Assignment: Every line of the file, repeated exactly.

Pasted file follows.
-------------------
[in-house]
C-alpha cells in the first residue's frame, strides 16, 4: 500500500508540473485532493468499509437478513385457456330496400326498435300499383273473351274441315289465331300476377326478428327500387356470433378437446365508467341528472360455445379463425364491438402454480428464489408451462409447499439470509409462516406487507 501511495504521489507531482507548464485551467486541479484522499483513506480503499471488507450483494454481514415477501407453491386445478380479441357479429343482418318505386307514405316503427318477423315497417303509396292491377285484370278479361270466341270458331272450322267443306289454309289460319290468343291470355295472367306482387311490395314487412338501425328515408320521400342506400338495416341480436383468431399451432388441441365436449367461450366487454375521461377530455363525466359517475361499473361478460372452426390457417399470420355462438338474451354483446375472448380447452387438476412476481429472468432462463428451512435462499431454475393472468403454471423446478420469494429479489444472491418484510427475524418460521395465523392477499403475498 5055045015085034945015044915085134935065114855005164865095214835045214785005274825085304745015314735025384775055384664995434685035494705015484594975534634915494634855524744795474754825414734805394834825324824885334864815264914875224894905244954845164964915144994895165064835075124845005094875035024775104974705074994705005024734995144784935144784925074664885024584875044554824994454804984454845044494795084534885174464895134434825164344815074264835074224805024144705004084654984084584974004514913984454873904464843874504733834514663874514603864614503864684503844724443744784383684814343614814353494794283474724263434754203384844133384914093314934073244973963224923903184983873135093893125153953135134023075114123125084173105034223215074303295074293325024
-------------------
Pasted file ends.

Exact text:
[in-house]
C-alpha cells in the first residue's frame, strides 16, 4: 500500500508540473485532493468499509437478513385457456330496400326498435300499383273473351274441315289465331300476377326478428327500387356470433378437446365508467341528472360455445379463425364491438402454480428464489408451462409447499439470509409462516406487507 501511495504521489507531482507548464485551467486541479484522499483513506480503499471488507450483494454481514415477501407453491386445478380479441357479429343482418318505386307514405316503427318477423315497417303509396292491377285484370278479361270466341270458331272450322267443306289454309289460319290468343291470355295472367306482387311490395314487412338501425328515408320521400342506400338495416341480436383468431399451432388441441365436449367461450366487454375521461377530455363525466359517475361499473361478460372452426390457417399470420355462438338474451354483446375472448380447452387438476412476481429472468432462463428451512435462499431454475393472468403454471423446478420469494429479489444472491418484510427475524418460521395465523392477499403475498 5055045015085034945015044915085134935065114855005164865095214835045214785005274825085304745015314735025384775055384664995434685035494705015484594975534634915494634855524744795474754825414734805394834825324824885334864815264914875224894905244954845164964915144994895165064835075124845005094875035024775104974705074994705005024734995144784935144784925074664885024584875044554824994454804984454845044494795084534885174464895134434825164344815074264835074224805024144705004084654984084584974004514913984454873904464843874504733834514663874514603864614503864684503844724443744784383684814343614814353494794283474724263434754203384844133384914093314934073244973963224923903184983873135093893125153953135134023075114123125084173105034223215074303295074293325024